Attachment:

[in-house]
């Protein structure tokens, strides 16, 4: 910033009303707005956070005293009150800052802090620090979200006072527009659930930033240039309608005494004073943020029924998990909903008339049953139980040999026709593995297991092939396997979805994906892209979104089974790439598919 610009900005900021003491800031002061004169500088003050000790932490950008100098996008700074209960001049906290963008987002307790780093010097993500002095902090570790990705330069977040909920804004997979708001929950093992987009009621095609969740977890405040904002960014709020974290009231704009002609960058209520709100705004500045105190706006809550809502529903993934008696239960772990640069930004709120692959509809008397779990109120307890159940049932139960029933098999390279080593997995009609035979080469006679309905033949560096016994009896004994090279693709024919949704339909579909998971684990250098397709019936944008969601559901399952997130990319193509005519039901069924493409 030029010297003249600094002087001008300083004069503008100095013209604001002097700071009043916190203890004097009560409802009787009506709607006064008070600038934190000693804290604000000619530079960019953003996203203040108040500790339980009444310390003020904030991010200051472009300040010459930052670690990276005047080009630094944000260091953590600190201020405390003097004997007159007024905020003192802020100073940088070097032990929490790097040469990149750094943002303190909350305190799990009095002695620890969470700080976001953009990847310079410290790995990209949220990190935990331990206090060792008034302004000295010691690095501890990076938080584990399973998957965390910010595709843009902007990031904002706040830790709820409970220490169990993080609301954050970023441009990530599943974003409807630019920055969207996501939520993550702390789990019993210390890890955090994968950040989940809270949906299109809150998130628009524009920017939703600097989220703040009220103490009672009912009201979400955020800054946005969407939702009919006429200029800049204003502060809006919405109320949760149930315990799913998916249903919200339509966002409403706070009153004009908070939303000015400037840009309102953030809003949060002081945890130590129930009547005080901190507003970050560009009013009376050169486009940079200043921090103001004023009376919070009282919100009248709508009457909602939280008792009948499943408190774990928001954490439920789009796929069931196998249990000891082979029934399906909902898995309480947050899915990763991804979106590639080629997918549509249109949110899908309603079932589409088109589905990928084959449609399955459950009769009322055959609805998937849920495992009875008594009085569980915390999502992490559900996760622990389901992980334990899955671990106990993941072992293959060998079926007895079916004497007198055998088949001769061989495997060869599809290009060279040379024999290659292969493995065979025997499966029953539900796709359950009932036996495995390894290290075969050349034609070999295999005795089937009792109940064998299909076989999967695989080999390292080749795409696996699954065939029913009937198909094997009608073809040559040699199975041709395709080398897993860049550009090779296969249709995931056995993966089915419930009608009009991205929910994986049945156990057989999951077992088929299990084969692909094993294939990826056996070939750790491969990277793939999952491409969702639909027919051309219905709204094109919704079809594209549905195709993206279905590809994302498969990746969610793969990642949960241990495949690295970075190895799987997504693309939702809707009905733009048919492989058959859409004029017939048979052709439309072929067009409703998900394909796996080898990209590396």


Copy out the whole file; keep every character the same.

[in-house]
């Protein structure tokens, strides 16, 4: 910033009303707005956070005293009150800052802090620090979200006072527009659930930033240039309608005494004073943020029924998990909903008339049953139980040999026709593995297991092939396997979805994906892209979104089974790439598919 610009900005900021003491800031002061004169500088003050000790932490950008100098996008700074209960001049906290963008987002307790780093010097993500002095902090570790990705330069977040909920804004997979708001929950093992987009009621095609969740977890405040904002960014709020974290009231704009002609960058209520709100705004500045105190706006809550809502529903993934008696239960772990640069930004709120692959509809008397779990109120307890159940049932139960029933098999390279080593997995009609035979080469006679309905033949560096016994009896004994090279693709024919949704339909579909998971684990250098397709019936944008969601559901399952997130990319193509005519039901069924493409 030029010297003249600094002087001008300083004069503008100095013209604001002097700071009043916190203890004097009560409802009787009506709607006064008070600038934190000693804290604000000619530079960019953003996203203040108040500790339980009444310390003020904030991010200051472009300040010459930052670690990276005047080009630094944000260091953590600190201020405390003097004997007159007024905020003192802020100073940088070097032990929490790097040469990149750094943002303190909350305190799990009095002695620890969470700080976001953009990847310079410290790995990209949220990190935990331990206090060792008034302004000295010691690095501890990076938080584990399973998957965390910010595709843009902007990031904002706040830790709820409970220490169990993080609301954050970023441009990530599943974003409807630019920055969207996501939520993550702390789990019993210390890890955090994968950040989940809270949906299109809150998130628009524009920017939703600097989220703040009220103490009672009912009201979400955020800054946005969407939702009919006429200029800049204003502060809006919405109320949760149930315990799913998916249903919200339509966002409403706070009153004009908070939303000015400037840009309102953030809003949060002081945890130590129930009547005080901190507003970050560009009013009376050169486009940079200043921090103001004023009376919070009282919100009248709508009457909602939280008792009948499943408190774990928001954490439920789009796929069931196998249990000891082979029934399906909902898995309480947050899915990763991804979106590639080629997918549509249109949110899908309603079932589409088109589905990928084959449609399955459950009769009322055959609805998937849920495992009875008594009085569980915390999502992490559900996760622990389901992980334990899955671990106990993941072992293959060998079926007895079916004497007198055998088949001769061989495997060869599809290009060279040379024999290659292969493995065979025997499966029953539900796709359950009932036996495995390894290290075969050349034609070999295999005795089937009792109940064998299909076989999967695989080999390292080749795409696996699954065939029913009937198909094997009608073809040559040699199975041709395709080398897993860049550009090779296969249709995931056995993966089915419930009608009009991205929910994986049945156990057989999951077992088929299990084969692909094993294939990826056996070939750790491969990277793939999952491409969702639909027919051309219905709204094109919704079809594209549905195709993206279905590809994302498969990746969610793969990642949960241990495949690295970075190895799987997504693309939702809707009905733009048919492989058959859409004029017939048979052709439309072929067009409703998900394909796996080898990209590396």